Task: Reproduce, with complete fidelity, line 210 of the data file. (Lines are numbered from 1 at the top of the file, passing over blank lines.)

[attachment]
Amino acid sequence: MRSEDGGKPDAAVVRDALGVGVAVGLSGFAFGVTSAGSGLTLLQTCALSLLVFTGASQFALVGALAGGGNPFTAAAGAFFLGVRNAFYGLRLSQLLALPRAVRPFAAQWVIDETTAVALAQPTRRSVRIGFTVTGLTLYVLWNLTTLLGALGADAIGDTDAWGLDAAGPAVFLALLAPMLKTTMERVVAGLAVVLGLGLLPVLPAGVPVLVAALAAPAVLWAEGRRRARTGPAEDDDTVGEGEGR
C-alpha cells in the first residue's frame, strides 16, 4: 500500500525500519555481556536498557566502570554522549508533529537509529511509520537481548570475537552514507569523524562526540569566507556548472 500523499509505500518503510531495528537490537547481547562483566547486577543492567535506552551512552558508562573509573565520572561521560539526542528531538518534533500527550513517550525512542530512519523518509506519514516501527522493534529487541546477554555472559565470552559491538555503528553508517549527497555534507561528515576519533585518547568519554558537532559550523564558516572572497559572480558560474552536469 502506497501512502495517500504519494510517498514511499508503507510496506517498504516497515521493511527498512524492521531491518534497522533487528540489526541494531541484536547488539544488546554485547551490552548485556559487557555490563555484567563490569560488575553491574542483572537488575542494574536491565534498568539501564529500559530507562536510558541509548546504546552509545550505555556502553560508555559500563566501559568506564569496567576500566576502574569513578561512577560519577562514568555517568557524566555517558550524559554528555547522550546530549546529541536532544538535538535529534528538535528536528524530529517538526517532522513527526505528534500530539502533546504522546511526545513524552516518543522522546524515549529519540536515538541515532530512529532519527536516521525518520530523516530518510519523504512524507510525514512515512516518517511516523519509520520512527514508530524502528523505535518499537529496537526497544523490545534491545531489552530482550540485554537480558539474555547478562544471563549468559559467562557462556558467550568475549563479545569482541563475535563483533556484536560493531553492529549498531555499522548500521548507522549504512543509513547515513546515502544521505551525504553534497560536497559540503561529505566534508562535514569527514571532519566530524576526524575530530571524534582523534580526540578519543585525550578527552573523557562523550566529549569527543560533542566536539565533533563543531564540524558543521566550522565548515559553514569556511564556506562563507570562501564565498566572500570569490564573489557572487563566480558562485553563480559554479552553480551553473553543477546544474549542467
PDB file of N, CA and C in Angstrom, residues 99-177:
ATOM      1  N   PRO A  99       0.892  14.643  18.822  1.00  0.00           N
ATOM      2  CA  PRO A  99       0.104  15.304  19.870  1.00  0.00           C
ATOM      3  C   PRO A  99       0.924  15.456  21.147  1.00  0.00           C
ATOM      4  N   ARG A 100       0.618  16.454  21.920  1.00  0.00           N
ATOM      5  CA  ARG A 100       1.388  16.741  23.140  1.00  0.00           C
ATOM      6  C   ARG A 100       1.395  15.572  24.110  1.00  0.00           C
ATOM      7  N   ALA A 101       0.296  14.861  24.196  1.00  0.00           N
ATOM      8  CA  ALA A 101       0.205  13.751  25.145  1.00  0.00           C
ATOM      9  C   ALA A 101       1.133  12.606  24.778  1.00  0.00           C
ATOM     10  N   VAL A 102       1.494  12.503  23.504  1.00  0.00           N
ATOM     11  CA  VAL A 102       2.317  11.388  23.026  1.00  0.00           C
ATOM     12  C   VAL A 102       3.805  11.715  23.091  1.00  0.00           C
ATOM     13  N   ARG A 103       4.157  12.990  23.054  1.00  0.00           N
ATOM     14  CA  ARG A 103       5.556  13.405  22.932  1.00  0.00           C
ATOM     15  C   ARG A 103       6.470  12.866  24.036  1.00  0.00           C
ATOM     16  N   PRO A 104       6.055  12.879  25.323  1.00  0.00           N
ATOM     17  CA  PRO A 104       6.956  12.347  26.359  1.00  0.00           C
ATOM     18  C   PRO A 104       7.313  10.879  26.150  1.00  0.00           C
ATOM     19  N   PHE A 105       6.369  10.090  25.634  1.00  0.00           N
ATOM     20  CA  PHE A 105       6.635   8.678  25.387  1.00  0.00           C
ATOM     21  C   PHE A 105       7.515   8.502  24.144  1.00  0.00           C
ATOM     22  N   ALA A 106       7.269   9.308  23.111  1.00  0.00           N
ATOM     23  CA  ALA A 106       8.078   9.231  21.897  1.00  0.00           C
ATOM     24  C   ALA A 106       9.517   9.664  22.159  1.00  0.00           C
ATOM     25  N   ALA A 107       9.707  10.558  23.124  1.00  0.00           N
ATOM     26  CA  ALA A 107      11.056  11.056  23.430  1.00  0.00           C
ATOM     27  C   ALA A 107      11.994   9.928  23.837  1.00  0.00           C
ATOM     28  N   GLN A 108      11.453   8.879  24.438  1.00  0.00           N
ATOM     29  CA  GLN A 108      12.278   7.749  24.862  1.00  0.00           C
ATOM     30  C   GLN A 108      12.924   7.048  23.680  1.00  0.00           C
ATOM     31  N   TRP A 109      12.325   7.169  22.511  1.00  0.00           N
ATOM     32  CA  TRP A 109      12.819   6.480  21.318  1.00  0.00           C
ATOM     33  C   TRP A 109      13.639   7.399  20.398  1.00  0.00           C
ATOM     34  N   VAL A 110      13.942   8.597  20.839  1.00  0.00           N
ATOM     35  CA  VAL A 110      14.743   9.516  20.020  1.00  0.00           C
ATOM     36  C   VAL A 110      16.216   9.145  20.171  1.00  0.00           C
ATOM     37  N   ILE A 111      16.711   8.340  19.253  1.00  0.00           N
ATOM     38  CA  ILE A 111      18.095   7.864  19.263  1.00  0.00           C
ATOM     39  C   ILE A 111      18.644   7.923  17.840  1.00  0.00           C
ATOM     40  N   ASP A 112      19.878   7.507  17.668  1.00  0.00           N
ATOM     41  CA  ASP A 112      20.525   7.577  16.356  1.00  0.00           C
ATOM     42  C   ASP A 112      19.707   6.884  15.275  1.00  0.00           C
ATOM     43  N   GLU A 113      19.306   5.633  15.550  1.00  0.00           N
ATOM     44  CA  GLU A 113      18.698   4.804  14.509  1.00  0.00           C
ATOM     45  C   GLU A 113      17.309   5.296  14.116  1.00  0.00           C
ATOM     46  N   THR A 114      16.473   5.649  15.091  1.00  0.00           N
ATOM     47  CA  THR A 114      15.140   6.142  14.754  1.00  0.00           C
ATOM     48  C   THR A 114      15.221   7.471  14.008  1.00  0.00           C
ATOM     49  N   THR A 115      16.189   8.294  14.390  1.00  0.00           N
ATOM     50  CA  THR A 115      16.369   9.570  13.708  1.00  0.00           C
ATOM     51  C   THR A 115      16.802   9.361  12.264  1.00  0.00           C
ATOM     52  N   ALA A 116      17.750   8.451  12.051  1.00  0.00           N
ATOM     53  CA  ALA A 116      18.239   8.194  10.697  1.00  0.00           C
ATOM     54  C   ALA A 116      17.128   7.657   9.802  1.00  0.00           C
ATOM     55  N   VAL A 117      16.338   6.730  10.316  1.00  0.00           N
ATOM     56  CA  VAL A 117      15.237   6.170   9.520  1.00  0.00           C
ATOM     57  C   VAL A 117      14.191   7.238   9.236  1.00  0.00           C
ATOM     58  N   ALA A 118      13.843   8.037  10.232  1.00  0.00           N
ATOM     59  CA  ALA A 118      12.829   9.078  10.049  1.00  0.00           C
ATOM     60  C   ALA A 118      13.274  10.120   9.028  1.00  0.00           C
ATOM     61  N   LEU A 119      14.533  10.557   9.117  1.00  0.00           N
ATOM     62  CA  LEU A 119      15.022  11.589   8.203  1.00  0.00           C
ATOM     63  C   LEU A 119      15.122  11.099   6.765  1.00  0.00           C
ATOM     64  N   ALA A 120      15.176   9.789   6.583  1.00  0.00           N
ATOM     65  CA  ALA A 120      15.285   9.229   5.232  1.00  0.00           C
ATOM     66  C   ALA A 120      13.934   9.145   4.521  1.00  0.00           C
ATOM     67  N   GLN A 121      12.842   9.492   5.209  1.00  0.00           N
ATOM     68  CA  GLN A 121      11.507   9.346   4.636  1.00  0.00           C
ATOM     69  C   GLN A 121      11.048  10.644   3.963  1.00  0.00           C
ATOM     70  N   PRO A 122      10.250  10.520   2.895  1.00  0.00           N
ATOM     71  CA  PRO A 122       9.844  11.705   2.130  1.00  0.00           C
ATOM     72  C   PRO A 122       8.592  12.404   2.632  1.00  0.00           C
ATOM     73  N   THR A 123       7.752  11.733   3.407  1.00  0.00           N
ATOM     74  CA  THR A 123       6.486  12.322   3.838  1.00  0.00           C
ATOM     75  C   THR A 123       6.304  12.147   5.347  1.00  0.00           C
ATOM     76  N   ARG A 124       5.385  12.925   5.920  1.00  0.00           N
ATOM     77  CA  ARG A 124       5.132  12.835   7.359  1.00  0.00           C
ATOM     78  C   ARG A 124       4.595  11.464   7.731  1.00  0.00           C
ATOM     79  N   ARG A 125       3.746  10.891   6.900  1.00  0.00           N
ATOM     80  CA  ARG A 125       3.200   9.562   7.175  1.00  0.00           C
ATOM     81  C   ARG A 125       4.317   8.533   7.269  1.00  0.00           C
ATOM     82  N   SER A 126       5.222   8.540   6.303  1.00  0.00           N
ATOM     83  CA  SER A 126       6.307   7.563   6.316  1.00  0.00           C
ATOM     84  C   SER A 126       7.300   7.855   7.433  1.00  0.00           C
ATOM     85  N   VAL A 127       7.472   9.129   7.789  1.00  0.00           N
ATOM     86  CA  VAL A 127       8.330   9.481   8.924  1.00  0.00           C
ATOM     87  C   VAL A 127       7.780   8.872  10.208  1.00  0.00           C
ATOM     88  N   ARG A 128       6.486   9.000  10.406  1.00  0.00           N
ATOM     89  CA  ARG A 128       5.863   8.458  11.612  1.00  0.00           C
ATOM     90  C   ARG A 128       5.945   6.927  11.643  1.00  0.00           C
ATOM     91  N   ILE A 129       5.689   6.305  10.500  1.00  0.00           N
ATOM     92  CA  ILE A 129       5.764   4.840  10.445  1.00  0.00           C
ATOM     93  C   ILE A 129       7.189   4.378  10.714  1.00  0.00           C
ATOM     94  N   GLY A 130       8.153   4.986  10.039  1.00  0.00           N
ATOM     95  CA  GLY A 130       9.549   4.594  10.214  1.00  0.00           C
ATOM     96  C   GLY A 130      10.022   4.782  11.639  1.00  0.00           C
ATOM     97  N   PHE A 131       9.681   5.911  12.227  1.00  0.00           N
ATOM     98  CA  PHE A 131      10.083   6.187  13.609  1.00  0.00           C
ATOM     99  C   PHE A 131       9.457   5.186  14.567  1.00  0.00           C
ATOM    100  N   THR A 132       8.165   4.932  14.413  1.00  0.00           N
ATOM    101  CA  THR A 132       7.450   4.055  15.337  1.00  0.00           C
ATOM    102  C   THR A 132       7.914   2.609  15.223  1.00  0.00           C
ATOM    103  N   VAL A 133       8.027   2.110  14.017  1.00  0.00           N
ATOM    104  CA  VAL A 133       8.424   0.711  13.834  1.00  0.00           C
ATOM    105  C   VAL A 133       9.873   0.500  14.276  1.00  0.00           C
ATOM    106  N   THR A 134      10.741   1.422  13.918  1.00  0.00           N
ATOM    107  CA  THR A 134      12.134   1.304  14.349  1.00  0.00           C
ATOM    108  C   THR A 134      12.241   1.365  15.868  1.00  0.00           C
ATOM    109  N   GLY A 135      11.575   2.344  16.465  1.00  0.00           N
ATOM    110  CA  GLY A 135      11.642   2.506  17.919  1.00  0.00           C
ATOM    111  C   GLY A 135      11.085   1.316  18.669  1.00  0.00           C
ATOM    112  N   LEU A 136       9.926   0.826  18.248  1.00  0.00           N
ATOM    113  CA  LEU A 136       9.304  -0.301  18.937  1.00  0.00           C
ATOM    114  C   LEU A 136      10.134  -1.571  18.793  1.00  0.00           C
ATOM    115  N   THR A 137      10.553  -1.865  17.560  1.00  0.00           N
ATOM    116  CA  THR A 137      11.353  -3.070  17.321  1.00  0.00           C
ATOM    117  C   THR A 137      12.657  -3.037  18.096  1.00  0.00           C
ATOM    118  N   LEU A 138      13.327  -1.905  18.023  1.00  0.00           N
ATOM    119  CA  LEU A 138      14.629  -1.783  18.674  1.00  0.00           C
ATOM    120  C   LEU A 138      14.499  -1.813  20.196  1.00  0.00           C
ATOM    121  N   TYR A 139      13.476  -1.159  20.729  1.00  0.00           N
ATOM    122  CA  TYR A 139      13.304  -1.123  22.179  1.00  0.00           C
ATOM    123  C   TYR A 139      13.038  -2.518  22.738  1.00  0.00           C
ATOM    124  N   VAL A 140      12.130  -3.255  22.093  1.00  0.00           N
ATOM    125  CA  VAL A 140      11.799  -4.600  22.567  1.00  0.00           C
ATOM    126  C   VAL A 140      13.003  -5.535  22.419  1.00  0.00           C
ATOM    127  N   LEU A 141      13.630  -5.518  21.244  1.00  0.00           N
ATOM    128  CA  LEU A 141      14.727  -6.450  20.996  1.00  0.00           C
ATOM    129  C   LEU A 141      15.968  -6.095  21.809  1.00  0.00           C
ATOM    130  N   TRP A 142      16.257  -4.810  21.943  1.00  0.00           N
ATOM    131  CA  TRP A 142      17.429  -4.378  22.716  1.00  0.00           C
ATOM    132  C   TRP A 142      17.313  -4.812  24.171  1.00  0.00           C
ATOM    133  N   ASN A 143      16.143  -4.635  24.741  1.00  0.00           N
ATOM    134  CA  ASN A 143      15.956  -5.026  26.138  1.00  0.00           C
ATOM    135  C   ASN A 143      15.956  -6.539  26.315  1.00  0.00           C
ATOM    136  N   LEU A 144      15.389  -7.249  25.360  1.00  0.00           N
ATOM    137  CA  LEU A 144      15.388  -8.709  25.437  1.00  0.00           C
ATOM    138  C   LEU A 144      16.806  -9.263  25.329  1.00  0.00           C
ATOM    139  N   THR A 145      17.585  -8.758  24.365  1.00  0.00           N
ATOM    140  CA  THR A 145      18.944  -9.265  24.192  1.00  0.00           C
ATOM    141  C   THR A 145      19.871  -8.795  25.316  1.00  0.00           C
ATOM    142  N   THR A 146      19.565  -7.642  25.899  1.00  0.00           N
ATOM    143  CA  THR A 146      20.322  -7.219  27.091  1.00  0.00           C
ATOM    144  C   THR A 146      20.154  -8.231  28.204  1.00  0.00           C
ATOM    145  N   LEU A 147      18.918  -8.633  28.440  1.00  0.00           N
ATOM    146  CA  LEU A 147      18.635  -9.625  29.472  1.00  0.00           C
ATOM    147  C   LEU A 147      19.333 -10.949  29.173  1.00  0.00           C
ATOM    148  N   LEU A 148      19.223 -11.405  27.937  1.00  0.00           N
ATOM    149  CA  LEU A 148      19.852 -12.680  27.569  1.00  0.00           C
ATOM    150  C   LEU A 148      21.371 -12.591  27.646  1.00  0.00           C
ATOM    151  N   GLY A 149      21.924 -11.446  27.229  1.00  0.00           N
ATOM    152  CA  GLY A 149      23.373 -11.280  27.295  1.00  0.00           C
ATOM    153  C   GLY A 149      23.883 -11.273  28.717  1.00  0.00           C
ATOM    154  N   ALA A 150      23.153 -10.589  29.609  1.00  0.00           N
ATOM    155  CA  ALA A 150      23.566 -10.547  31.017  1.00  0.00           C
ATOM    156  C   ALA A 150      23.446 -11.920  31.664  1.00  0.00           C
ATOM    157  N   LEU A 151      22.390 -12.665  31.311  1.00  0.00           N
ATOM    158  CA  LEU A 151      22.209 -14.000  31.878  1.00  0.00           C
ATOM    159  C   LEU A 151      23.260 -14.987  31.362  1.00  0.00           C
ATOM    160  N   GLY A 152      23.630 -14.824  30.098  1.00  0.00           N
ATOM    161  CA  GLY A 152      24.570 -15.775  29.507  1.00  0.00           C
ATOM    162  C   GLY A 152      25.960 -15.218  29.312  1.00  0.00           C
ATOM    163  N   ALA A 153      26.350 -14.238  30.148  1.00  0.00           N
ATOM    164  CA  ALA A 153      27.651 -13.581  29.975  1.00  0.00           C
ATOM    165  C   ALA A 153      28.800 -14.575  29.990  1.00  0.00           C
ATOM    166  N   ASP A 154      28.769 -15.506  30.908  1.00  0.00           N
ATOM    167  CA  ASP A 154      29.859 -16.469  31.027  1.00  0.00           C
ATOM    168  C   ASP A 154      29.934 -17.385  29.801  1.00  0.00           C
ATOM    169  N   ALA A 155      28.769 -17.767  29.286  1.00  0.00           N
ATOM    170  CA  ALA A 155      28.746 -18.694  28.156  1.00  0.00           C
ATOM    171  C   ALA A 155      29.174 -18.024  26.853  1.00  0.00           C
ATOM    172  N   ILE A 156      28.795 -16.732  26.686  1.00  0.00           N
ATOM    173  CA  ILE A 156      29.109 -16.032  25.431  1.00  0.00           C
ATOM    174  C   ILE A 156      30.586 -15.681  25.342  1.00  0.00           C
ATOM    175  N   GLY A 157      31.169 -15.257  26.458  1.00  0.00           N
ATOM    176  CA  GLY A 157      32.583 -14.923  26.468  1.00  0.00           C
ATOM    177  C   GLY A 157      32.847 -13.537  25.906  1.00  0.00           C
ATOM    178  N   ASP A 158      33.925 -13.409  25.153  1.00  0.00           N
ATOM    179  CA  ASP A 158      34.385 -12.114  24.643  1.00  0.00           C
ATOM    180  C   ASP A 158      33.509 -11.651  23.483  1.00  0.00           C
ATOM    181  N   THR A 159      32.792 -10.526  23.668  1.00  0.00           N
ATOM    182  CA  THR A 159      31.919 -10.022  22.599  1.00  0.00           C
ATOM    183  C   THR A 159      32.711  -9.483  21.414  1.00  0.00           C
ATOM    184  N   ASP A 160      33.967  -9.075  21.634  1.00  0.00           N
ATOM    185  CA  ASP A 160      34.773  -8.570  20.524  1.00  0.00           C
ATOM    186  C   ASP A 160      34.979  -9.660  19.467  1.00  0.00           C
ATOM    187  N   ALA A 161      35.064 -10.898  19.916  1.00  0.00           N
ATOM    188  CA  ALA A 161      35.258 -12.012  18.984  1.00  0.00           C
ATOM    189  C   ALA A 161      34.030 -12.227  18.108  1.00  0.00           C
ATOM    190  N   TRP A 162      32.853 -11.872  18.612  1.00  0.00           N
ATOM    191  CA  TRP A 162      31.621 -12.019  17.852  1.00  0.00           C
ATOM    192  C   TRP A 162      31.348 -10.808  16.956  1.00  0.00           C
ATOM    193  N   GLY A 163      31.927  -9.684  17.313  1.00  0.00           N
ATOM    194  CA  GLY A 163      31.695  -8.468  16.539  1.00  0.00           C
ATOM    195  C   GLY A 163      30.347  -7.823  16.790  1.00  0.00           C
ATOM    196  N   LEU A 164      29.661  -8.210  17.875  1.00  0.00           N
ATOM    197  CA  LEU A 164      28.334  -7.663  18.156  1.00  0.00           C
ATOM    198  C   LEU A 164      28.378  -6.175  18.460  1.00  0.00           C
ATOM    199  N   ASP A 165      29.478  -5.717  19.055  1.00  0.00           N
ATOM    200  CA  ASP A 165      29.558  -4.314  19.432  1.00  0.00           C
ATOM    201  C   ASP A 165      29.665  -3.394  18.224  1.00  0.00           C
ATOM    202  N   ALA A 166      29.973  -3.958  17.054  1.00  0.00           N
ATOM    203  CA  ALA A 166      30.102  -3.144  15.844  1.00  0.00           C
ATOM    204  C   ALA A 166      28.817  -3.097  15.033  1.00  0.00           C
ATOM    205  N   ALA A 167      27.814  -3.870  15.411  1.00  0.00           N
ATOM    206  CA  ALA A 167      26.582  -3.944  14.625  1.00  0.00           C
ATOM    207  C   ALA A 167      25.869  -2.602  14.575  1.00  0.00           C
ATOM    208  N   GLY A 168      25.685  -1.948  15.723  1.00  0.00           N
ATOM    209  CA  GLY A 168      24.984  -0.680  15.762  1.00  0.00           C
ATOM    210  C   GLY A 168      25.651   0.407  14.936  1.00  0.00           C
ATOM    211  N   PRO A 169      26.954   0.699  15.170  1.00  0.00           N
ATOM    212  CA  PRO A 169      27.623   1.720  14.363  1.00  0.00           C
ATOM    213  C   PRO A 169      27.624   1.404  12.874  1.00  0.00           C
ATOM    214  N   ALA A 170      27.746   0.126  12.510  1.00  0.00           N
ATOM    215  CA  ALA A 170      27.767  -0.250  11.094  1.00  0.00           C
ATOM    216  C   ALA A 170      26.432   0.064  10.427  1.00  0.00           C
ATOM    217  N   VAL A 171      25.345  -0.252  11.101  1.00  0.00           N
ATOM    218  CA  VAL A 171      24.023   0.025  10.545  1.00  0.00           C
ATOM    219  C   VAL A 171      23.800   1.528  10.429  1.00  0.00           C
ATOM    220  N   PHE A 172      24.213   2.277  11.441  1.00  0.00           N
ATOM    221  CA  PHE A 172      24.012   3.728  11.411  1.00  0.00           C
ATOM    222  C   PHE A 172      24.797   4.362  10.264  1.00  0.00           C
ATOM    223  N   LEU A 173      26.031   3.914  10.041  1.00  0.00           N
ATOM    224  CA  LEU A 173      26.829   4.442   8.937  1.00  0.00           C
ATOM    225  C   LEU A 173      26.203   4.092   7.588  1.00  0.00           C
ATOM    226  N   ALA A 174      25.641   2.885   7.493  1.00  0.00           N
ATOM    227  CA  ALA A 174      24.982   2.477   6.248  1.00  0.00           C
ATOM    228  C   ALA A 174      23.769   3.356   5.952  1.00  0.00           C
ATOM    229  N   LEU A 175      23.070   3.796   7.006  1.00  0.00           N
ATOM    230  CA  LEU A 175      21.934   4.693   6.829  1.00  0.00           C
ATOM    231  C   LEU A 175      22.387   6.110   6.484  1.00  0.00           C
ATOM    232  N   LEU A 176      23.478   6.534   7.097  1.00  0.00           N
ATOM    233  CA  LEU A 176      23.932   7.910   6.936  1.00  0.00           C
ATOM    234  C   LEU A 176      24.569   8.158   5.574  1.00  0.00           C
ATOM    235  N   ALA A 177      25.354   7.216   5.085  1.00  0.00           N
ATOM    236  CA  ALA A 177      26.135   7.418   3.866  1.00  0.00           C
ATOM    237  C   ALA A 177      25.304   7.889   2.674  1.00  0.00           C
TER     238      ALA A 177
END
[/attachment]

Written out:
ATOM    207  C   ALA A 167      25.869  -2.602  14.575  1.00  0.00           C